19 Apr

A few weeks ago one of my long-time friends died unexpectedly. I had known her for at least twenty years, probably longer. She was a wonderful woman who taught me a lot. She was also, as of a couple years ago, single again.

Elle and her (now ex) husband had chosen not to have children. She had no living relatives that we knew of. The church had a memorial, but there are only friends left to mourn her.

This has forced me to think about one of the fears that lingers in my mind. It’s a fear that I usually don’t acknowledge, for a lot of reasons. I don’t know whether it’s a valid fear. I don’t know if it’s a selfish fear. I don’t know if it’s a reasonable fear. And on top of it all, it’s a fear I know how to rectify.

I’m afraid that, as a single and child-free woman, I will leave no legacy when I die.

What if I die without publishing the novels I have written? What if I die with no one to name in my will? What if I die and people around me are left asking, “Who will make the arrangements?” “Is there any family we can call?”

What if no one remembers me after I’m gone?

You can see why I usually avoid thinking about this. But losing Elle so young (she wasn’t even fifty), when her situation is in many ways similar to my own, I have to wonder. So I’m left trying to examine this fear in the light of day.

Is this a valid fear?

After all, I have plenty of friends, many of whom have children. I first met Elle when she and her husband came to my parents’ Bible study. As I grew older, she became my friend as much as my parents’ friend. She made a lasting impression on me, and my life is made less by her passing. Can’t I become to my friend’s children what Elle was to me?

I’m an only child, but I have young cousins whom I feel I have helped shape, since they were born while I was in my twenties. They seem to enjoy spending time with me. They seem to care what I think of them. The elder cousin friended me on Facebook and lists me publicly as family, so he must not be ashamed of me! Can’t I choose to make them part of my legacy?

Is this a selfish fear?

Do I really have the right to care what people think of me when I’m dead? After all, according to my beliefs, I’ll be with Jesus after death, and won’t care at all what is said of me after, as long as He says, “Well done, my good and faithful servant.” So clearly this is an earthly fear, a human fear.

But then again, Abraham was concerned with his legacy. I’m reading Genesis right now, and a lot of time is spent talking about how God will build a great nation from Abraham’s descendants–not just Isaac, but Ishmael too. If one of the heroes of my faith worries about the legacy he leaves behind, don’t I have the right to worry too?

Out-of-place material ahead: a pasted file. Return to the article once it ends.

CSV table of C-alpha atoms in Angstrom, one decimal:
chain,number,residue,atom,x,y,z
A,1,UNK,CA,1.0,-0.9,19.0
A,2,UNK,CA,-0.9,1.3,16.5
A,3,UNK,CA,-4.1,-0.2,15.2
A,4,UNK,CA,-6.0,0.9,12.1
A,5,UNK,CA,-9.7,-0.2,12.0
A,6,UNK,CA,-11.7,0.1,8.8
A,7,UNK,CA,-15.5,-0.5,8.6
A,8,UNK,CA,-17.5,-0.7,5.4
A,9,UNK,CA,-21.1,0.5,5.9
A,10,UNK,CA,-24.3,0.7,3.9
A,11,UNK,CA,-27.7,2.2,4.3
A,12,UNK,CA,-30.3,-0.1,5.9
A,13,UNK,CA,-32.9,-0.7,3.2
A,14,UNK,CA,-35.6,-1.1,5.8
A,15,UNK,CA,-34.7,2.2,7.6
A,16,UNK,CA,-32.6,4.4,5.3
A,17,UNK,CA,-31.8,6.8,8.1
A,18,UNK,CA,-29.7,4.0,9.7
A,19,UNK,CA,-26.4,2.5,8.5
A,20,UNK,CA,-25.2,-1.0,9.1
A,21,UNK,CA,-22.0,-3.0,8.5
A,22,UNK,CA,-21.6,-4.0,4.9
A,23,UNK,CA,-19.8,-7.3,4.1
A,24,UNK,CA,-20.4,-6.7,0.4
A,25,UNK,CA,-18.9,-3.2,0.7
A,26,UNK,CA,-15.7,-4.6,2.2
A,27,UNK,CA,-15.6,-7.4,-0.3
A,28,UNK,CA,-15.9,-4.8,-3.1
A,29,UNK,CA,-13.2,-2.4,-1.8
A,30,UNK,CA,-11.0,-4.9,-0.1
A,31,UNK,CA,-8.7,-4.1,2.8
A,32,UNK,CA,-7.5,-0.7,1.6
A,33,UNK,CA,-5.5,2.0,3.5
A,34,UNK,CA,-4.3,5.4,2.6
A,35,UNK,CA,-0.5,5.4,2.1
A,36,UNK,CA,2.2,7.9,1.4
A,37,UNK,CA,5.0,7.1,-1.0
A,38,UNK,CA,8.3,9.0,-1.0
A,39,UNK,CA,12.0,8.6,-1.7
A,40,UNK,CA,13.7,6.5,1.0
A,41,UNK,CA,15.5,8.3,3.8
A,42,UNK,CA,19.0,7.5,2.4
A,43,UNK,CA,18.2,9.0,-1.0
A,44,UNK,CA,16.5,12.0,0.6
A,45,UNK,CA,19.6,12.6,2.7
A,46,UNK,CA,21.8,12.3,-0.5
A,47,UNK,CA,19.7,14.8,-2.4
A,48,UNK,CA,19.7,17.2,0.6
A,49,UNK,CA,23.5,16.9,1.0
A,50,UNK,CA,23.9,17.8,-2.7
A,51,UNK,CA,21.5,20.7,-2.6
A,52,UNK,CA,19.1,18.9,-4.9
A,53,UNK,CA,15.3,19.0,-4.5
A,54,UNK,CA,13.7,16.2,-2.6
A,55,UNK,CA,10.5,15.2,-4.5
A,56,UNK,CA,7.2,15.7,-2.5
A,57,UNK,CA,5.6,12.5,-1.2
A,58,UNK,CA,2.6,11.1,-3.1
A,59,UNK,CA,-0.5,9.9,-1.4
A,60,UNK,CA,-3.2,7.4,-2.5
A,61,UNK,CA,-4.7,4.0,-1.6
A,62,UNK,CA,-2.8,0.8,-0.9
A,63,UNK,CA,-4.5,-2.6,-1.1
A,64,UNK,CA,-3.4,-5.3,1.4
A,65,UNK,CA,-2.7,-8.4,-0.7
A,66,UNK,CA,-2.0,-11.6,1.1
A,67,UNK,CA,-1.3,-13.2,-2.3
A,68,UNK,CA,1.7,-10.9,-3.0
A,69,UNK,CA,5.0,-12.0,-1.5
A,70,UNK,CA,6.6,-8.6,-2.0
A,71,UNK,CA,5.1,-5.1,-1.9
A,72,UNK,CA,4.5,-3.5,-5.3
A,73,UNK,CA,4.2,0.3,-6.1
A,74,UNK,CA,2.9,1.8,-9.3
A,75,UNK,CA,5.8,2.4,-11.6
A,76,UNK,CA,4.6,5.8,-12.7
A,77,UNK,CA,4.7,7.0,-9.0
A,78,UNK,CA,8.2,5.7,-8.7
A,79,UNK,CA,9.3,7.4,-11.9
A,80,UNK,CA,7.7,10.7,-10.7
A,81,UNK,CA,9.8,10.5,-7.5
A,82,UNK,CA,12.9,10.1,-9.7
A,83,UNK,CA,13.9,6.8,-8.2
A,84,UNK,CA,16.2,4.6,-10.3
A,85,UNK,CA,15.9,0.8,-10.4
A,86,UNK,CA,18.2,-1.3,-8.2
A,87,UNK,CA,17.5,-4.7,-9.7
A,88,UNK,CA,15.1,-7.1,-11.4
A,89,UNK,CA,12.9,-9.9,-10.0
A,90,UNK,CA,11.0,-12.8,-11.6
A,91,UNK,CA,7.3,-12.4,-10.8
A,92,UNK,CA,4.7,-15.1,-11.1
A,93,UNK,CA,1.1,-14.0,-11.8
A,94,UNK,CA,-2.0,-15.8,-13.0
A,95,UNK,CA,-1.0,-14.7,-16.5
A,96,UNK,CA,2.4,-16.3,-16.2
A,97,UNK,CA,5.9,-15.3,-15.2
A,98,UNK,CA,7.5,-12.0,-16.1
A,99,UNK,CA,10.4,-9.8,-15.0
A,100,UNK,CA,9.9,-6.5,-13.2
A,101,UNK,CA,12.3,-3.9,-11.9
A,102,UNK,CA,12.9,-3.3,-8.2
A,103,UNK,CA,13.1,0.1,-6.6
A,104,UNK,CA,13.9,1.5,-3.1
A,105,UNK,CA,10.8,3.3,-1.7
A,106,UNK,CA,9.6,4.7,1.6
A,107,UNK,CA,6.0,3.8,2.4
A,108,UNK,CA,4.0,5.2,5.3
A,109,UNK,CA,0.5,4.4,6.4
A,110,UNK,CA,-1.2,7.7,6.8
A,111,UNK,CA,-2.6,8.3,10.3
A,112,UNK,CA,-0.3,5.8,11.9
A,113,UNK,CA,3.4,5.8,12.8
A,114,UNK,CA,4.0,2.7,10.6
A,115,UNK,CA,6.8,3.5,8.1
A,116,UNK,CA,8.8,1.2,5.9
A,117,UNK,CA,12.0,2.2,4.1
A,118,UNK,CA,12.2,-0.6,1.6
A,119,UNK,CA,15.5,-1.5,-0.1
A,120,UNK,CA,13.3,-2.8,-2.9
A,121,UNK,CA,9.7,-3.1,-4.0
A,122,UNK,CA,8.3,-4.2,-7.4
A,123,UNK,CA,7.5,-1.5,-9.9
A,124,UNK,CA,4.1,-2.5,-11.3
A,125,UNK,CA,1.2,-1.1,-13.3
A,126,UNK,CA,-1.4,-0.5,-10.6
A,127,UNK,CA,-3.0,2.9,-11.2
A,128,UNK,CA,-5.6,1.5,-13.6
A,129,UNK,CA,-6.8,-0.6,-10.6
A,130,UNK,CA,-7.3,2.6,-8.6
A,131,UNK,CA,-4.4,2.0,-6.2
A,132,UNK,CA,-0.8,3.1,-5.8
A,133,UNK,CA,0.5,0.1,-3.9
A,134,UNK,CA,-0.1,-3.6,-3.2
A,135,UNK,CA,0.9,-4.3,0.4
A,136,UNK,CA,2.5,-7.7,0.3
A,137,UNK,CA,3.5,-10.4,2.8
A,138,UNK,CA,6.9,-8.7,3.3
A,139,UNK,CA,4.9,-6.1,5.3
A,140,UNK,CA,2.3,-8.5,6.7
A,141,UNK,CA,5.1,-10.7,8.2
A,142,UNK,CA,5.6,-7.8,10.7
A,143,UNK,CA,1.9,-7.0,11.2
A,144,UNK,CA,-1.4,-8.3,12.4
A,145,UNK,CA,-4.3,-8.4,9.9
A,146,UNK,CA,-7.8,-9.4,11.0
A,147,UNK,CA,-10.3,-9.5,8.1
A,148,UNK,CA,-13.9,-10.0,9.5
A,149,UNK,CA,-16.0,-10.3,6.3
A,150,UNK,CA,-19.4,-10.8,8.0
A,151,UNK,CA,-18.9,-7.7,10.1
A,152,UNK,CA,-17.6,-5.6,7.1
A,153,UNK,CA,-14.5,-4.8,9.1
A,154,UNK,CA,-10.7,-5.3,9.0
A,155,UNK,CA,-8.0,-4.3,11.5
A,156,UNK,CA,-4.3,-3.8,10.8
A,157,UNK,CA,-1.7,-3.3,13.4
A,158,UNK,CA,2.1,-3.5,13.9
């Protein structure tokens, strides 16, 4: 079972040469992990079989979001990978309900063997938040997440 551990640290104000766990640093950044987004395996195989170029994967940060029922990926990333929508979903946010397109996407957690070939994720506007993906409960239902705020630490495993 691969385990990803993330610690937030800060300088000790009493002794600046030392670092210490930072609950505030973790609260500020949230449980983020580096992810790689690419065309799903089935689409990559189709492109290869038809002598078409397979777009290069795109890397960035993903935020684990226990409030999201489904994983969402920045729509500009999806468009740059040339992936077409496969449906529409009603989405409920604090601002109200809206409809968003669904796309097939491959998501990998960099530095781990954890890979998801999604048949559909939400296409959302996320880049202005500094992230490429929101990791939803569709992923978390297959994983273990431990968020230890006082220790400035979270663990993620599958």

Still, what is it I’m most concerned about? Am I concerned that people will forget me? Am I concerned that they remember me as a great writer? Am I concerned that they’ll remember me as a loving friend? Or am I just concerned that there are people out there in the world who will grieve when my time on this earth is through?

I honestly don’t know what it is that scares me about dying with no legacy, but the fear is real.

Is it a reasonable fear?

I don’t know. Then again, it’s more reasonable than my paralyzing fear of spiders. I know they won’t harm me, but I’m so petrified of them that I can’t even bring myself to get near enough to kill them. It’s more reasonable than my lingering fear of velociraptors, courtesy of Jurassic Park and its sequels (I know, I know). It’s more reasonable than my fear that I can never live up to what my parents expect of me.

But here’s the kicker: It’s a fear I know how to rectify.

It’s an easy one to address, on the surface. If I’m afraid of dying alone, maybe I should get married and have kids.

Of course, that would require a complete shift in my thinking. From my earliest days as a kid, playing with the neighbors, I always refused to play house. If I absolutely had to play house or risk losing my playmate, I would insist on being the daddy. Why? Because daddies got to leave the house and be away from the kids for long periods of time. If I couldn’t be the daddy, I’d be the big sister, because big sisters obviously weren’t the same as mommies.

Don’t get me wrong. I have a wonderful mom. She’s my best friend. She stayed at home until I was in 4th or 5th grade, and then took a job that allowed her to be home most of the time that I wasn’t in school. She played with me, read with me, taught me. I honestly can’t imagine having a better mother than mine. But her dreams and goals for life are not my dreams and goals for life.

My mom grew up wanting to be a housewife. I didn’t. Maybe that’s partly her fault, because she raised me to believe I could be anything I wanted to be, and she never tried to tell me I would change my mind about wanting kids.

So what it comes down to is, even if I marry someday, I don’t want to have kids. For that matter, at my age I’m getting to the point where, unless God sends someone over tomorrow with a string of camels and rings for my fingers and nose, I’ll be too old to go through courtship and marriage in time to have many safe child-bearing years anyway.

Anyway, Elle was married for a long time. But her marriage ended. Things in life aren’t always permanent. And marriage is no guaranteed fix for loneliness anyway. Children are supposed to take care of their parents in old age, but there’s no real guarantee of that, either.

So what do I do?

I don’t know. Maybe I spend time cultivating my friendships with younger generations. Maybe I pray and try to get over this fear. Maybe I bury it again until I experience another loss.

Am I the only one who has this fear? Do any of you feel this way too?

Let me know.